They say that news is something that someone, somewhere, wants kept quiet. Cam Slater doesn’t do quiet and, as a result, he is a polarising, controversial but highly effective journalist who takes no prisoners.

He is fearless in his pursuit of a story.

Love him or loathe him, you can’t ignore him.

To read Cam’s previous articles click on his name in blue.

Health trougher wants to save fat bastards by taxing us all

Robyn Toomath is a health trougher and a socialist. She hasn’t yet met a tax that she doesn’t like.

She appeared on Sunday last night re-iterating what she has written on her blog.

If you stop and ask people on the street, nine out of ten (including the overweight ones) will say that you get fat from over-eating and its no-one’s fault but your own. This is not just due to imperfect understanding of geno-environmental interactions, but because the notions of autonomy and self-control are deeply held (1). So when nihilistic biologists such as myself suggest there is no such thing as free will, it’s not just the libertarians but liberal intellectuals who are offended.

I need to remind myself of this tension between free will and socially determined arguments when I feel frustrated at the persistent framing of obesity as an issue of personal responsibility. But no matter how appealing the idea that we can change our body size if we choose to, the reality is that we can’t. At least, not most of us, and not permanently. Professor Sir Peter Gluckman, the Prime Minister’s Chief Science Advisor (and obesity expert), said in a recent speech that over his life time he has lost about 100kg in weight, and put about 95kg back on (2). If motivation and education were the keys to staying slim Sir Peter should be as thin as a rake (he’s not).

It’s all very well maintaining a fantasy if it makes us feel better but the personal responsibility myth causes great harm.

Read more »

As much at home writing editorials as being the subject of them, Cam has won awards, including the Canon Media Award for his work on the Len Brown/Bevan Chuang story. When he’s not creating the news, he tends to be in it, with protagonists using the courts, media and social media to deliver financial as well as death threats.

They say that news is something that someone, somewhere, wants kept quiet. Cam Slater doesn’t do quiet and, as a result, he is a polarising, controversial but highly effective journalist who takes no prisoners.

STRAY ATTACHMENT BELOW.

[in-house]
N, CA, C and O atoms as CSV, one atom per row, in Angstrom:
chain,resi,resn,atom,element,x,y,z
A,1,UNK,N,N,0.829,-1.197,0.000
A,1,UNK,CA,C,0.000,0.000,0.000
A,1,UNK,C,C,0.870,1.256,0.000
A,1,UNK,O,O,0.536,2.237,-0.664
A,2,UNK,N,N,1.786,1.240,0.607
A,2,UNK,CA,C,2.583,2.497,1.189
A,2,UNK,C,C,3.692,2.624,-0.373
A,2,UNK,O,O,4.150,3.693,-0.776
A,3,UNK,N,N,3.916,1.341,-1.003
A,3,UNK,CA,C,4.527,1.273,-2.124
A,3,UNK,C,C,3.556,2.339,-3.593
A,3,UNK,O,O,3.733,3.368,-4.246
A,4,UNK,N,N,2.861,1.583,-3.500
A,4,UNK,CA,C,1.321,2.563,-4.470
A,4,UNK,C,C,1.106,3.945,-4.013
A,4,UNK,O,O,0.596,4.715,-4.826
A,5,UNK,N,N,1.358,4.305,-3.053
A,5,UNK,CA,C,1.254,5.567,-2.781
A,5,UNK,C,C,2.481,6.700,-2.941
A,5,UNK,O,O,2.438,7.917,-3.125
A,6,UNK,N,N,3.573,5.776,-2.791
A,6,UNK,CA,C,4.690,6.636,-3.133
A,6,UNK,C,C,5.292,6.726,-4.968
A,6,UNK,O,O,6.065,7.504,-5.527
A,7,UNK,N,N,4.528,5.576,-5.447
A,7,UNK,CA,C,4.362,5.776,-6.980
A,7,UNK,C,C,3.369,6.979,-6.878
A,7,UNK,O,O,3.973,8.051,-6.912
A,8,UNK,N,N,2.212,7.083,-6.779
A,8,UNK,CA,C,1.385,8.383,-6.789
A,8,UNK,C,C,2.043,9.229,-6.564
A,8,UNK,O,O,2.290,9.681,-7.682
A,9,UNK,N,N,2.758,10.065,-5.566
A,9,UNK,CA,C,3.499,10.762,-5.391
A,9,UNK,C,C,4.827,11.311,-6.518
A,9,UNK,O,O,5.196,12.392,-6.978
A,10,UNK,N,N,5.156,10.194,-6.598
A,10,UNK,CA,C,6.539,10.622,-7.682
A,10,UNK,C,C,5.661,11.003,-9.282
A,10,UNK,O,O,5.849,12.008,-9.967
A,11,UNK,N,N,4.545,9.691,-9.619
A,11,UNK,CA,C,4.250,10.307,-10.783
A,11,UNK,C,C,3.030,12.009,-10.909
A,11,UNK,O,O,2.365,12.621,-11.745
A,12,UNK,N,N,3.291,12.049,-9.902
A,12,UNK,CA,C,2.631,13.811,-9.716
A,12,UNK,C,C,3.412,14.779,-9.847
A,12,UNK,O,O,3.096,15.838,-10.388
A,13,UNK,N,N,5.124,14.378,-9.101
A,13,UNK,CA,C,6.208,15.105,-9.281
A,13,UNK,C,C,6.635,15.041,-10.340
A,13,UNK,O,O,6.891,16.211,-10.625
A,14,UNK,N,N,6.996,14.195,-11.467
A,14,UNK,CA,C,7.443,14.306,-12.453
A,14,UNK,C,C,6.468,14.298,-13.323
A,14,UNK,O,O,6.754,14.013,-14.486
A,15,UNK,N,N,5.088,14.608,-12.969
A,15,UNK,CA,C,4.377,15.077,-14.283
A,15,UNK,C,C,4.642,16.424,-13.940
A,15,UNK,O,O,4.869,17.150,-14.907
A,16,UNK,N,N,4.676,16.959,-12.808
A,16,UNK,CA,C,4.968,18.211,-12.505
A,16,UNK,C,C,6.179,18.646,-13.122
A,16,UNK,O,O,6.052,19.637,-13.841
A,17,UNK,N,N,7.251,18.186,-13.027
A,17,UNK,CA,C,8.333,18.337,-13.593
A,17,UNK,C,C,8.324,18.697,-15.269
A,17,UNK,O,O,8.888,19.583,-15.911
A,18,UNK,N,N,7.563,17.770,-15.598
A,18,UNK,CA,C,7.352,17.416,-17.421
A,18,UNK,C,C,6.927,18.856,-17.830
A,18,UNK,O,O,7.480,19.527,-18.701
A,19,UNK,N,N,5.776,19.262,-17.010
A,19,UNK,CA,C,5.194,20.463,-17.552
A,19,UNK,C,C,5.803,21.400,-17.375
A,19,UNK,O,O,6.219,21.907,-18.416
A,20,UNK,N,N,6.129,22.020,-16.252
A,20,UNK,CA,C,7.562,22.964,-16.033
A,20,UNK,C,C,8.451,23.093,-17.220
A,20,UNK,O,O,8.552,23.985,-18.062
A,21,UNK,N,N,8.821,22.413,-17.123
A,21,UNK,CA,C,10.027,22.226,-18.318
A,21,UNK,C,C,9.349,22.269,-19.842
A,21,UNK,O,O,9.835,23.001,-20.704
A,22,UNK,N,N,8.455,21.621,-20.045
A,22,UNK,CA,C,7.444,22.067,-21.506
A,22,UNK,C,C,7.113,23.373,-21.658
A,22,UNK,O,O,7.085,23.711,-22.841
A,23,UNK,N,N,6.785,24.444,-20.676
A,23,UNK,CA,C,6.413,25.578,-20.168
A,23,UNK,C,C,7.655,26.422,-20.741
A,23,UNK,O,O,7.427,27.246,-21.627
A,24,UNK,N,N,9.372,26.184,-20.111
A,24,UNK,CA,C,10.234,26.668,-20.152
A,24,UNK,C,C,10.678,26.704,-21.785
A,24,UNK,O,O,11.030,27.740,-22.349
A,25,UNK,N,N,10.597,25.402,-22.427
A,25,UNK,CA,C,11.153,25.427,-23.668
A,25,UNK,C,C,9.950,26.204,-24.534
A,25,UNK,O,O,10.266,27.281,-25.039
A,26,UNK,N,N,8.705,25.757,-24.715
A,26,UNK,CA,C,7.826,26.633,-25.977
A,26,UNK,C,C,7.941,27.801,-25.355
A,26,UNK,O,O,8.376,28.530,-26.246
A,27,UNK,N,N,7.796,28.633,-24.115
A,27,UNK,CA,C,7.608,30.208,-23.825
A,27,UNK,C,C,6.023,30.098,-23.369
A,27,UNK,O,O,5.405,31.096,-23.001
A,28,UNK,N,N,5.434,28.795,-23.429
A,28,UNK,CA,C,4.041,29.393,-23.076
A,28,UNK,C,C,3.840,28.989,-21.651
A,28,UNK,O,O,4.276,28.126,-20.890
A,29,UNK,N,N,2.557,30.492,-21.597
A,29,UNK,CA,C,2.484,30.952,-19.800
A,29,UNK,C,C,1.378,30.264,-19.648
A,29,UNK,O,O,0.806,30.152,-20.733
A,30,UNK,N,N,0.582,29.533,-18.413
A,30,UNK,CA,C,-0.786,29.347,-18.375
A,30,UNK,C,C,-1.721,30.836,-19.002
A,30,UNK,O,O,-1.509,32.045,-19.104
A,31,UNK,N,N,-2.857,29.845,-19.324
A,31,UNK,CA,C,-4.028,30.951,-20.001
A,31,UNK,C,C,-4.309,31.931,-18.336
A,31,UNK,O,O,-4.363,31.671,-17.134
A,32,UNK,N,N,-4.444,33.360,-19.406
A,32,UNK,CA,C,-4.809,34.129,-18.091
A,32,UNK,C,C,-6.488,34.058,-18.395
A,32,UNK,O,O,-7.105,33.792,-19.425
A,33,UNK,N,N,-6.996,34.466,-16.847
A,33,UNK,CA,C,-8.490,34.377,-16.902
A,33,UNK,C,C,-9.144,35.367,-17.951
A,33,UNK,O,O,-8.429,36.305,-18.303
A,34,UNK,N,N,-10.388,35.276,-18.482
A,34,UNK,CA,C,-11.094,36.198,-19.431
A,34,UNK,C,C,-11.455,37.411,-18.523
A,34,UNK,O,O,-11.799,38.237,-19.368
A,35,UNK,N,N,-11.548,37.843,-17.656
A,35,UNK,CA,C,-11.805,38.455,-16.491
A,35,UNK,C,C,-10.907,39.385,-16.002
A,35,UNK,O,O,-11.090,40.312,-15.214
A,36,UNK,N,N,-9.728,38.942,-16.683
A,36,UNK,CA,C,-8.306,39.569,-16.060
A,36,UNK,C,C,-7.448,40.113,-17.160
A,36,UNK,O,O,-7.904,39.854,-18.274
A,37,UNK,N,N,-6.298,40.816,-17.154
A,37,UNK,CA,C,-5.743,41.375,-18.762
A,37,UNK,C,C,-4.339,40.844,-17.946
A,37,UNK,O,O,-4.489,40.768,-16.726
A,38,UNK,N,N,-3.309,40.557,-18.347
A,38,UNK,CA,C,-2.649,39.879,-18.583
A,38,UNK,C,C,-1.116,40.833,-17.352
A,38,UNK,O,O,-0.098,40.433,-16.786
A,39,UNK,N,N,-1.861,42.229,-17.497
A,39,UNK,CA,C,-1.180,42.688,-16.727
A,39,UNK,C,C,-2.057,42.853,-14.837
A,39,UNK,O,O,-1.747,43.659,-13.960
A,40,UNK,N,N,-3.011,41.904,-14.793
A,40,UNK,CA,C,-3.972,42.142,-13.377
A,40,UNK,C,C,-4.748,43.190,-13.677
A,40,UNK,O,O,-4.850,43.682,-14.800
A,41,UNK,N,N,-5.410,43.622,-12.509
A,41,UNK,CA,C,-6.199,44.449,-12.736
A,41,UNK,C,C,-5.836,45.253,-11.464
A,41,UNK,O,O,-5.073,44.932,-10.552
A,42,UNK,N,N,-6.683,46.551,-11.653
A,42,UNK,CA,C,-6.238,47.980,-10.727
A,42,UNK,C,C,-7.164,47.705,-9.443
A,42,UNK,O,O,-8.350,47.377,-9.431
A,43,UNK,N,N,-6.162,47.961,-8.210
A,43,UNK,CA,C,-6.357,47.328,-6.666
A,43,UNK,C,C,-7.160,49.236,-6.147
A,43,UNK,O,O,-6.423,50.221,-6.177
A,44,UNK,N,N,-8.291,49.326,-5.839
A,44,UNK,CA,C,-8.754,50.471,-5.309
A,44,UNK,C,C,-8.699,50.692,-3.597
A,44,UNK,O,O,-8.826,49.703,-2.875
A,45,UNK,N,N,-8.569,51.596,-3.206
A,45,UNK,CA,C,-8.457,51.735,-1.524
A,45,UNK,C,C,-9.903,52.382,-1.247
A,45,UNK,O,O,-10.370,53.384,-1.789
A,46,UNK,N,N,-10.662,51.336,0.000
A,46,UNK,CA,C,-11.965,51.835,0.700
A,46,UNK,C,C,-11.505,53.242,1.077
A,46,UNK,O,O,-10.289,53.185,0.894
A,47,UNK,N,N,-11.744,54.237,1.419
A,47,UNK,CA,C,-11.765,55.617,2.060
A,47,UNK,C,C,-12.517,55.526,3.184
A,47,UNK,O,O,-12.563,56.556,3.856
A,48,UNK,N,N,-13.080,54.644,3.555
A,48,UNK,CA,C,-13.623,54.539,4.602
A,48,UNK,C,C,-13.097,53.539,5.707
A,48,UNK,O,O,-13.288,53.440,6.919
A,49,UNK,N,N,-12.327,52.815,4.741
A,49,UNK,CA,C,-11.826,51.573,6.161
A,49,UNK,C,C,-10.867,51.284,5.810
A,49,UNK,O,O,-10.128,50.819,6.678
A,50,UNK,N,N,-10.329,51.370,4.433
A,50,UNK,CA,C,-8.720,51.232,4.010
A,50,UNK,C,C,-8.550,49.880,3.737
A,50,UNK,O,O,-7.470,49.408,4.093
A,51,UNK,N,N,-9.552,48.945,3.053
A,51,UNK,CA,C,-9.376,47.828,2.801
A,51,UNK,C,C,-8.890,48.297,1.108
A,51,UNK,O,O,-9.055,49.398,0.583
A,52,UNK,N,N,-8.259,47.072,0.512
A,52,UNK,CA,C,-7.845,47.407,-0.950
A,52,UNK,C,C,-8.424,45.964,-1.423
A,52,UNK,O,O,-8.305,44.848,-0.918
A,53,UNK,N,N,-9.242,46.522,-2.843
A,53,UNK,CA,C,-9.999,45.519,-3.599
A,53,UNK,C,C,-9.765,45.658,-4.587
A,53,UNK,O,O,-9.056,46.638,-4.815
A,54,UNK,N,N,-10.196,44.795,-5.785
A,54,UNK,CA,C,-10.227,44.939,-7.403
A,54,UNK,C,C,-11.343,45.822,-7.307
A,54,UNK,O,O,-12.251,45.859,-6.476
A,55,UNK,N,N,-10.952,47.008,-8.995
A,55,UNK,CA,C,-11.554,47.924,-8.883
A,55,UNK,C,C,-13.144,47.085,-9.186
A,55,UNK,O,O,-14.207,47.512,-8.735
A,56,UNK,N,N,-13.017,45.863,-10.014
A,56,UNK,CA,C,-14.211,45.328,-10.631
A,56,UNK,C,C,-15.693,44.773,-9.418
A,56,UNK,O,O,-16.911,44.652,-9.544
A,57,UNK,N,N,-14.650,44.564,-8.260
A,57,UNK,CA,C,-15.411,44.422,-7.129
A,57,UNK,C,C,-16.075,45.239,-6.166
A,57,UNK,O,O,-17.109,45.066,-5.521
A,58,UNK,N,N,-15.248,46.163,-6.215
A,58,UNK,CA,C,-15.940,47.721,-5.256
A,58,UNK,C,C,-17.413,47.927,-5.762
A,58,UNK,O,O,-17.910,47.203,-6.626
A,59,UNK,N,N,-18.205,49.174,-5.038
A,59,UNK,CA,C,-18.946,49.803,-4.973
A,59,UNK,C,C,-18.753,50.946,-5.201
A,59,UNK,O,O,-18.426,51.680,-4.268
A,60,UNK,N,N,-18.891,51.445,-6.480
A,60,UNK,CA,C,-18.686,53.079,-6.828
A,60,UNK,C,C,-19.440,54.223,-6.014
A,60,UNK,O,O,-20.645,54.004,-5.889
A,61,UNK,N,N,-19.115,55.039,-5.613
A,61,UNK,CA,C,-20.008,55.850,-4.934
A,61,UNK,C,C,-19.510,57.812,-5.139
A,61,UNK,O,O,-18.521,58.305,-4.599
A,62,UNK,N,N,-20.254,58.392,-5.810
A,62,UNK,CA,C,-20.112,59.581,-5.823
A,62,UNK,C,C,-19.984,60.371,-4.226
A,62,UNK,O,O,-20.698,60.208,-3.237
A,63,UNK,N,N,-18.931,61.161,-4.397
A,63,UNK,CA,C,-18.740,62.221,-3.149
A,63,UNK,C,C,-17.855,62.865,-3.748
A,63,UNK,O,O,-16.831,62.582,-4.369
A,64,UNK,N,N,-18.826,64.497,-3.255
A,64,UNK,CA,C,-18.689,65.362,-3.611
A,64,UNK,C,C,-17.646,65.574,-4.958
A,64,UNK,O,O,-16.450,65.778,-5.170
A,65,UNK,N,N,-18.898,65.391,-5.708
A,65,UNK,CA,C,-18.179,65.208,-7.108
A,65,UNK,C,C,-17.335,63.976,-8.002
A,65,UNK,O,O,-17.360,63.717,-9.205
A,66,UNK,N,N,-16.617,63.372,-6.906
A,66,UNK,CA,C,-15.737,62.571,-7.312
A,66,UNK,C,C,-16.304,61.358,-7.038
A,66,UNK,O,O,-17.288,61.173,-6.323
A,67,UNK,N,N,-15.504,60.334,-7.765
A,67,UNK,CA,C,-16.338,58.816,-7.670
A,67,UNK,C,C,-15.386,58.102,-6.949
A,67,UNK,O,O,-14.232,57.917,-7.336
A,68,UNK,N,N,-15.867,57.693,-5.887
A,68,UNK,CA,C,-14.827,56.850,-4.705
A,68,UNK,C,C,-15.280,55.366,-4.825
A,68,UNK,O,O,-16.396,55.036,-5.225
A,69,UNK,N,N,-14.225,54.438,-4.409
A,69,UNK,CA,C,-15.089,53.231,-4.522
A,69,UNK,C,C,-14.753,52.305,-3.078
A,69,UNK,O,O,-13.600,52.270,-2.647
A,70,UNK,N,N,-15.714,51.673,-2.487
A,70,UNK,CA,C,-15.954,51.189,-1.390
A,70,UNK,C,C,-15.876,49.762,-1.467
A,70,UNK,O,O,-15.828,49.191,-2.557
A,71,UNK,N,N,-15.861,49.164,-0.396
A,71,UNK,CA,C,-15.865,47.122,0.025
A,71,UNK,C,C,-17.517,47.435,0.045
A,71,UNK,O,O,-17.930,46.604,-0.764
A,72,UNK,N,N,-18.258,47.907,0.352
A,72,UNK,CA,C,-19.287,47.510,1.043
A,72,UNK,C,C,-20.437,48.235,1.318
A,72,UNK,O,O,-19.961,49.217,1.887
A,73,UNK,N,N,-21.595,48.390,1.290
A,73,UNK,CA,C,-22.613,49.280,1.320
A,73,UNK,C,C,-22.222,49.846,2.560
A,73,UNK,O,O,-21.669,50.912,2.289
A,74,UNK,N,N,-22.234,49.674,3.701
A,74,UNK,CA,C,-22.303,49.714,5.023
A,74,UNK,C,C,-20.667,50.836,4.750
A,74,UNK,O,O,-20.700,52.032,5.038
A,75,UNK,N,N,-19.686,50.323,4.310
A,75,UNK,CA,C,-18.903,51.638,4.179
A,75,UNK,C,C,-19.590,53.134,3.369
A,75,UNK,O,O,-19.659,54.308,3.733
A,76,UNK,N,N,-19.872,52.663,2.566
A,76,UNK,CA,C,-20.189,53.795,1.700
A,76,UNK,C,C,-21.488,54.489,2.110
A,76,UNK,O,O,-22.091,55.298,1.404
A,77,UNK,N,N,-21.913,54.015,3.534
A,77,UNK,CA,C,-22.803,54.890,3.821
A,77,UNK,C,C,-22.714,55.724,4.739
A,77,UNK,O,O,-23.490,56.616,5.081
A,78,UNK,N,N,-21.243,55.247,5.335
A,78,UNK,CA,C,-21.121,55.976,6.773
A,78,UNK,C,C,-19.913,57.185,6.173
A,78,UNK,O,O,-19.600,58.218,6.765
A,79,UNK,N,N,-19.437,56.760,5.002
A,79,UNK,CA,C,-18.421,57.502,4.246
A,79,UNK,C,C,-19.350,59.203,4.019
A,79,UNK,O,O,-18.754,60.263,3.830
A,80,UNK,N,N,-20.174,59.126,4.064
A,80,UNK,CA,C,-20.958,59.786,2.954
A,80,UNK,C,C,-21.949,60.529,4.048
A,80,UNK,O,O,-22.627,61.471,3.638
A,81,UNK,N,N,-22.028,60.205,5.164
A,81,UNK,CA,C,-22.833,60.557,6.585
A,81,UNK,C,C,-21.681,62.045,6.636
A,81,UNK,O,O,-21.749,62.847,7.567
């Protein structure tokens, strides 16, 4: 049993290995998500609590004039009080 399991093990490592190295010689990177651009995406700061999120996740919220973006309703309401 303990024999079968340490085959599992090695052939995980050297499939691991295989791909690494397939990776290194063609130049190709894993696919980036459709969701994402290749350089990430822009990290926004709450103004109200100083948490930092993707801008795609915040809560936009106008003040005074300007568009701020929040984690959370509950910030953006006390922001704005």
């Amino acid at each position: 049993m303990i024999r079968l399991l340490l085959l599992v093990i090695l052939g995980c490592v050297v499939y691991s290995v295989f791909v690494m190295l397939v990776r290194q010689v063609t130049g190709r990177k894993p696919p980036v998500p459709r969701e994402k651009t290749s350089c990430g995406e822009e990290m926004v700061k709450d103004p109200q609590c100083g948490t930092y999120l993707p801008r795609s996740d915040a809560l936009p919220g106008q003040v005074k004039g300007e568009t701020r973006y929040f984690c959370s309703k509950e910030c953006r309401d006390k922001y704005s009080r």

He is fearless in his pursuit of a story.

Love him or loathe him, you can’t ignore him.

To read Cam’s previous articles click on his name in blue.

Time for a fat-bastard tax

Fat-Cat-Meme2

Forget sugar taxes, fat taxes or anything else based on ingredients. We should be taxing the fatty not the food the fatty scoffs.

Kiwis are porky and dangerously deluded about it, a new study has found.

While we might tout ourselves as a sports-mad nation, the reality is most of us are hopelessly inactive.

According to a study comparing 11 countries, Kiwis were not only the chubbiest, but were “wildly off the mark” in estimating how fat they were.

While six in 10 were overweight or obese, most thought only 45 per cent of us fitted that description, independent research for the annual Cigna 360° Wellbeing Score found.

Health and nutrition experts are not surprised. “I think it’s normal to be overweight now,” New Zealand Nutrition Foundation dietitian Sarah Hanrahan said.   Read more »

As much at home writing editorials as being the subject of them, Cam has won awards, including the Canon Media Award for his work on the Len Brown/Bevan Chuang story. When he’s not creating the news, he tends to be in it, with protagonists using the courts, media and social media to deliver financial as well as death threats.

They say that news is something that someone, somewhere, wants kept quiet. Cam Slater doesn’t do quiet and, as a result, he is a polarising, controversial but highly effective journalist who takes no prisoners.

He is fearless in his pursuit of a story.

Love him or loathe him, you can’t ignore him.

To read Cam’s previous articles click on his name in blue.

CLAIM: Fat chicks as big a threat as terrorism

Terrorist in training

Terrorist in training

The UK’s Chief Medical Officer says the obesity threat for fat chicks is as big a risk as terrorism.

Obesity poses as big a risk to the nation as terrorism, says the Chief Medical Officer.

Dame Sally Davies wants the obesity crisis in women to be classed alongside flooding and major outbreaks of disease – as well as the threat from violent extremism.

Her extraordinary claim comes as she warns today that being overweight affects all stages of women’s lives – including in the womb.

It may lead them to being teased as teenagers, having higher-risk pregnancies and possibly developing breast cancer or heart disease after the menopause.   Read more »